It's spring, and that means the animals of the world are in motion again — flying, swimming, running and crawling to their summer homes and breeding grounds. The Nature Conservancy is celebrating this annual pageant of nature with a listing of the “Top Five Must-See Migrations” in Wyoming.
“Whether one is witness to the elevational movements of large mammals or the intercontinental flights of birds and butterflies, migrations expose the less visible networks that connect places to each other,” explains Trey Davis, the Conservancy’s Northern Wyoming Stewardship Coordinator. “Migrations highlight the links, limits and adaptability of the cast of characters who share the land.”
In southwestern Wyoming, one of the longest remaining overland mammal migrations occurs each spring and fall. Pronghorn, which can run at speeds up to 65 miles per hour, travel more than 150 miles from Grand Teton Park to the upper Green River Basin. In the spring, they make their return north to the Park from the grasslands and sagebrush where they’ve waited out the deep winter snow, bringing with them newly born young. The Wildlife Conservation Society formally named this trek the “Path of the Pronghorn” and helped make it the first federally protected wildlife migration corridor.
As the snow begins to melt and grasses turn green, herds of elk numbering in the thousands return to the high country of Wyoming’s mountain ranges. Yellowstone National Park in northwest Wyoming is perhaps one of the best places to view these herds in their summer range. But, as the harsh cold days of winter descend, so too do these animals. During the fall months, spectacular elk migrations occur in places like: Carter Mountain and Pitchfork Ranch, Tensleep Preserve, and the National Elk Refuge in Jackson.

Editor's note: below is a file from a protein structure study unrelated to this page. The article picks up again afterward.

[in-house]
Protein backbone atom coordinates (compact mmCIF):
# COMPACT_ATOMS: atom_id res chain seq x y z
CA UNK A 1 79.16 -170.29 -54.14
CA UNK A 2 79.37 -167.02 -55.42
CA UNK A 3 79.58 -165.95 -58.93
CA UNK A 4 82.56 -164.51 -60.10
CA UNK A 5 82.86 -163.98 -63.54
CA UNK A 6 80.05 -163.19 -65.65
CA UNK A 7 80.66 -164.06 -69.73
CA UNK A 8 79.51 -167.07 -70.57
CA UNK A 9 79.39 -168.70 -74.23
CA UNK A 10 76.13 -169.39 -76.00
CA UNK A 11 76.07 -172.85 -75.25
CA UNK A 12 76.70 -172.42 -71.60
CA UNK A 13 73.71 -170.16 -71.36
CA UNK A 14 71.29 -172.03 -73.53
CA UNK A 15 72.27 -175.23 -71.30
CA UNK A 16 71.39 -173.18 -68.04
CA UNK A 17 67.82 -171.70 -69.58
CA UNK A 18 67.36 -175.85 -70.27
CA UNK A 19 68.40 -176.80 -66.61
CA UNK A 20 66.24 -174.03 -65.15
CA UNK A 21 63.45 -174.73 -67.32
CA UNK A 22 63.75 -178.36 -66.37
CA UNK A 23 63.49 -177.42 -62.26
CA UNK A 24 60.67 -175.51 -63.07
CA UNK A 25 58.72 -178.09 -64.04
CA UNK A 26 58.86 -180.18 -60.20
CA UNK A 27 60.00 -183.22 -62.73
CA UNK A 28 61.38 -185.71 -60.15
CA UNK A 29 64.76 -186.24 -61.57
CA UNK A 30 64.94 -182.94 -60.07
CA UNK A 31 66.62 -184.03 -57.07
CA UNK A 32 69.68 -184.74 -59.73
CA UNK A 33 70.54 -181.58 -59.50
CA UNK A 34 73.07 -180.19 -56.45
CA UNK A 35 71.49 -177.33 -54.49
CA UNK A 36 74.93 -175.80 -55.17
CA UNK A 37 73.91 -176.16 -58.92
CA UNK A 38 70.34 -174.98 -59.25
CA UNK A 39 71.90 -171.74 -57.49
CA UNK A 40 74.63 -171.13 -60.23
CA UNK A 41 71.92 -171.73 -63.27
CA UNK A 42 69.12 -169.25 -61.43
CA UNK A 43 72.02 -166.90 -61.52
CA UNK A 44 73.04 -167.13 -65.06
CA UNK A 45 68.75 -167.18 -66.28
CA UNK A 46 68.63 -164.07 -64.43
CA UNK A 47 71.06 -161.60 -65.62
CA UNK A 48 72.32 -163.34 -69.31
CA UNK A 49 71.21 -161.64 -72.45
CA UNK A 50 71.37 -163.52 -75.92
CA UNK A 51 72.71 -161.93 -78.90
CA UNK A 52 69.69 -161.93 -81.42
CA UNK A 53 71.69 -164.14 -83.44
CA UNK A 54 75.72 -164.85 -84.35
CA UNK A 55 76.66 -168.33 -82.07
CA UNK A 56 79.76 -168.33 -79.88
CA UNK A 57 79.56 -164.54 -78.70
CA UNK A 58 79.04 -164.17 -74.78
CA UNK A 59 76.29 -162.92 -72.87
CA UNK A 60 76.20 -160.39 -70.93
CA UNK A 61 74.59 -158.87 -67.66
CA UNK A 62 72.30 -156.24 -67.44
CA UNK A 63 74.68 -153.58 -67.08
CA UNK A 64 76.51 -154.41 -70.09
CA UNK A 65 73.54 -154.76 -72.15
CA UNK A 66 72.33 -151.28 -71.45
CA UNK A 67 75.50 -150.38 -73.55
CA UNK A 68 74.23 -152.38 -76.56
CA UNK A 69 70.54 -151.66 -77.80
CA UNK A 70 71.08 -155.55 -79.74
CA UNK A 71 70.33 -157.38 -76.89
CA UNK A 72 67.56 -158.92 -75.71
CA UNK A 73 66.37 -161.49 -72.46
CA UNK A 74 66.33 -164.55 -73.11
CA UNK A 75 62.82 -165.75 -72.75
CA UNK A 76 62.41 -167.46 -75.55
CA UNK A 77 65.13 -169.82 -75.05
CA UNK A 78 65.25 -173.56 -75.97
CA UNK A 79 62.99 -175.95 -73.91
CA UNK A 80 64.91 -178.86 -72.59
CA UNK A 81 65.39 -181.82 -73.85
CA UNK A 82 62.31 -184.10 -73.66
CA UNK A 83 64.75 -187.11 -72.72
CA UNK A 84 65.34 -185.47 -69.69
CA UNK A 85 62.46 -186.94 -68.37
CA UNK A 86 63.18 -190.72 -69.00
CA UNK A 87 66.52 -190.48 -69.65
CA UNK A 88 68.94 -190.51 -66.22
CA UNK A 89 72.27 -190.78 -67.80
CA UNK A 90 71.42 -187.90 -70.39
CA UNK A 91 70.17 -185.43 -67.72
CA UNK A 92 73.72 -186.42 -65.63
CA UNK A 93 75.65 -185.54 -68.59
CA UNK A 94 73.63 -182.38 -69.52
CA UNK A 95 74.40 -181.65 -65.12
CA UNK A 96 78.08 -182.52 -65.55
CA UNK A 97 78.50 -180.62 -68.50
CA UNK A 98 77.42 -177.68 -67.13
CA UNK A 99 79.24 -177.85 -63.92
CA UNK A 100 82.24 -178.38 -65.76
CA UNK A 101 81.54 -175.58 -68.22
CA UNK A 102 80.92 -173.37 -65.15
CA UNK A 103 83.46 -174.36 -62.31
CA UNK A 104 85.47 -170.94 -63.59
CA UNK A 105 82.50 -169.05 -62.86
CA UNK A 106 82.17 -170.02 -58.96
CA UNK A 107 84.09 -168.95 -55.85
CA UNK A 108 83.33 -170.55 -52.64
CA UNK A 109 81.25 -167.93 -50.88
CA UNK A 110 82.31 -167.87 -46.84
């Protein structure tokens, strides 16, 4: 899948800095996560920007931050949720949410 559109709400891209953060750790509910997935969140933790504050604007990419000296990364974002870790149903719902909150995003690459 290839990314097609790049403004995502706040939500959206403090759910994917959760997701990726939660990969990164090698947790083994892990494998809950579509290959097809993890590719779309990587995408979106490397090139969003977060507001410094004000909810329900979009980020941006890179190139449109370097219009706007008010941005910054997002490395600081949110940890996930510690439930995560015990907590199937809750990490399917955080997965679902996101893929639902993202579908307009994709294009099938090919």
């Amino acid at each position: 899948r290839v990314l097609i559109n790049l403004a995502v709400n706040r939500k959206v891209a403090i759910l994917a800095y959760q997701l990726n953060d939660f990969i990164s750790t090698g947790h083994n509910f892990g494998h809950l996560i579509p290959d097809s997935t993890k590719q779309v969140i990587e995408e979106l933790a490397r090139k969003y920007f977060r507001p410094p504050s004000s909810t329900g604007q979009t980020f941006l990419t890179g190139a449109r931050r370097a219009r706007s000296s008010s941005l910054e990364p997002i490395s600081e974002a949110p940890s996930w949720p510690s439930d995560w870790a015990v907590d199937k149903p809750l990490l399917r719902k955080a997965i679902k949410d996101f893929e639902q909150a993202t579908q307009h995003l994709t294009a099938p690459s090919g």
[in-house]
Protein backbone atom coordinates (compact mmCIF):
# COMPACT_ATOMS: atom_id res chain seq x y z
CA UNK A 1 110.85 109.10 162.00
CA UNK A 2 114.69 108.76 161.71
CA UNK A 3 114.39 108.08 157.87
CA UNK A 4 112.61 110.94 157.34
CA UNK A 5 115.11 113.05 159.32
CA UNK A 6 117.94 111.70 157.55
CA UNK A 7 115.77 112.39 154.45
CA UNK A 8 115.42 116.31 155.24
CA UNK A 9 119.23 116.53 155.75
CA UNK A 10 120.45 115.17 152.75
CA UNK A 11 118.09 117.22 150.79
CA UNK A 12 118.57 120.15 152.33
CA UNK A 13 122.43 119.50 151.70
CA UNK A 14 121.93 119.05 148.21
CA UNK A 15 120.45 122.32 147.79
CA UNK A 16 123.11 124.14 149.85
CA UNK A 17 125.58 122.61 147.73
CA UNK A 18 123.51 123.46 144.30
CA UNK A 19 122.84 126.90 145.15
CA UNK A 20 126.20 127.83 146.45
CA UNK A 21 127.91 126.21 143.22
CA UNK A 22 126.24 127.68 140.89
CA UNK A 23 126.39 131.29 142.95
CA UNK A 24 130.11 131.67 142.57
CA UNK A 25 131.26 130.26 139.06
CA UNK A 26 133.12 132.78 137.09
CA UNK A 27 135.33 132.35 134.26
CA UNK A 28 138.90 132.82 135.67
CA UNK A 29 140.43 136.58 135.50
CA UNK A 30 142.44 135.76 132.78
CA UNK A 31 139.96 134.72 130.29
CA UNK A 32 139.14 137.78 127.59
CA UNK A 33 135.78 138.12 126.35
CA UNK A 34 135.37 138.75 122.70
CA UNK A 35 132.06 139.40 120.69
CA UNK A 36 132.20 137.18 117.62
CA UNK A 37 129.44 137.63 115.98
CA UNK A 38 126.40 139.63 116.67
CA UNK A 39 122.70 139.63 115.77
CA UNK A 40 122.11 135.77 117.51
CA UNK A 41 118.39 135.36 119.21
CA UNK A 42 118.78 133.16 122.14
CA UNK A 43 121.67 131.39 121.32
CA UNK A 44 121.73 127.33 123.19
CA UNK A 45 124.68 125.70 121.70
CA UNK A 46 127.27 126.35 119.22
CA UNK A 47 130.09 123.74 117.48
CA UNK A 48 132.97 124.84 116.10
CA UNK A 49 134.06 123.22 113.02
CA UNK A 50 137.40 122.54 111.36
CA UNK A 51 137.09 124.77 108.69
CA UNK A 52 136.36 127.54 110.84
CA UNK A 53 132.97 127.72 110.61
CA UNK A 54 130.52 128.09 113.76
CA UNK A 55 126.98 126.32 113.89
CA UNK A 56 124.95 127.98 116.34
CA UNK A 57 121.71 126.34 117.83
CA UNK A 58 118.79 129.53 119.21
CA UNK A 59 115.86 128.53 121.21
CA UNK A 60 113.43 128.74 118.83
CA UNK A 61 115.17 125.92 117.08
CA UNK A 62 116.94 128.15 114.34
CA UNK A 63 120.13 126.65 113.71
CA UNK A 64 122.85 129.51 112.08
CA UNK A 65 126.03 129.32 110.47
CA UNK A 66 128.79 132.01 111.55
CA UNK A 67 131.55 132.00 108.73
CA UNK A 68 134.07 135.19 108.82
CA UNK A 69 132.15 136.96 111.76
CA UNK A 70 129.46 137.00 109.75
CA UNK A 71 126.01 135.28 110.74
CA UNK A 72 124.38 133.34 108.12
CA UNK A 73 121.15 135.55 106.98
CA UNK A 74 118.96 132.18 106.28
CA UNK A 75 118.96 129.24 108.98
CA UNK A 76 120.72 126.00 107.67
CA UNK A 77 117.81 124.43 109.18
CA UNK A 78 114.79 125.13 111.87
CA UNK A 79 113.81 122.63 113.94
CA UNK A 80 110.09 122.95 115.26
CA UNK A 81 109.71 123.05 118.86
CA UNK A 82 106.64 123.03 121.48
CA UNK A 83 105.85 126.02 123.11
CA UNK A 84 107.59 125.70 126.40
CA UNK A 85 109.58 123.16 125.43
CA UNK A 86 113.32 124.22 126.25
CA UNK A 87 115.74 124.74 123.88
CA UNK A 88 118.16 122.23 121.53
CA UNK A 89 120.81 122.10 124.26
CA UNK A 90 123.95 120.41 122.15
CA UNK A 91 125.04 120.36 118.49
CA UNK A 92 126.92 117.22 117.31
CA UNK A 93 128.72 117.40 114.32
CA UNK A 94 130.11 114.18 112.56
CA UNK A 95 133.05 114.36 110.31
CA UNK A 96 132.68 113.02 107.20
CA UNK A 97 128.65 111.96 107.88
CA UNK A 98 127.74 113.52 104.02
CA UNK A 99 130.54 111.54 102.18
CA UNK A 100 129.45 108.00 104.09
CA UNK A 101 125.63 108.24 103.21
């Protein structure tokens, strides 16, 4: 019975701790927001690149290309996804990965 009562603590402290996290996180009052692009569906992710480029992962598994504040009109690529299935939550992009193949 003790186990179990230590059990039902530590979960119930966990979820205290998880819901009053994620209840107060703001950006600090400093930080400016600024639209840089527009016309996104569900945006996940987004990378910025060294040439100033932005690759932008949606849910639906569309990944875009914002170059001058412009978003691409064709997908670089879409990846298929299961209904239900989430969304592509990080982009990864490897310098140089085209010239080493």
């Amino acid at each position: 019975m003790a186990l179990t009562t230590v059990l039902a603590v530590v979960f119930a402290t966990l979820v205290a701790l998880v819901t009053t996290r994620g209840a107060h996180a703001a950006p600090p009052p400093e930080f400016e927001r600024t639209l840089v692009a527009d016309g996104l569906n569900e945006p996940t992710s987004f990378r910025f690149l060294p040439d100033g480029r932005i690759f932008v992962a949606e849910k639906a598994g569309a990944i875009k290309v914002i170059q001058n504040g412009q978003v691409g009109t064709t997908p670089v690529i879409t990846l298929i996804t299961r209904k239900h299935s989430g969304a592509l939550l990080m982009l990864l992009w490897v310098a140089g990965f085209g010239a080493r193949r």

The annual migration of North America’s monarch butterfly is an amazing phenomenon—like birds, the monarch makes a north-south migration. Relying on environmental cues the monarchs head south, flying as far as 3,000 miles to reach their winter home. But no single individual makes the entire round trip. Female monarchs deposit eggs for the next generation during these migrations, so second, third and fourth generations make the return trip north in the spring.
Monarchs typically begin to arrive in Wyoming in June where they will spend the warm summer months. Finding these lightweight flyers means finding out where milkweed occurs—milkweed is the only type of plant that monarch caterpillars can eat. When cold weather appears, the monarchs begin their winter migration towards Mexico and the California coast. But scientists still have much to learn about this unique migration and are continuing research and tracking projects.
This species has one of the longest hummingbird migration flights, flying up to 3,000 miles from its breeding range in Alaska to wintering grounds in Mexico. In the spring months, between February and May, the rufous hummingbird travels north to summer breeding grounds in Wyoming and other parts of the northern U.S. These small, pugnacious birds find comfort in flower gardens, hummingbird feeders and wildflower meadows throughout the state’s mountain ranges, particularly in western, southwestern and southeastern Wyoming. The species is known for its bully-like behavior at bird feeders and flowers, chasing other hummingbird species (and the occasional tanager or oriole) away to keep the food all to itself.
Spring in eastern Wyoming sees the return of the graceful American avocet. This long-legged shorebird uses shallow freshwater wetlands as breeding grounds, laying up to 4 eggs per nest. American avocet chicks leave the nest within 24 hours after hatching, and day-old chicks can walk, swim and even dive to escape predators. Come fall, these birds take flight once again to winter in the warmer climes of the southern Atlantic and Pacific coasts of Mexico and the U.S.January 07, 2011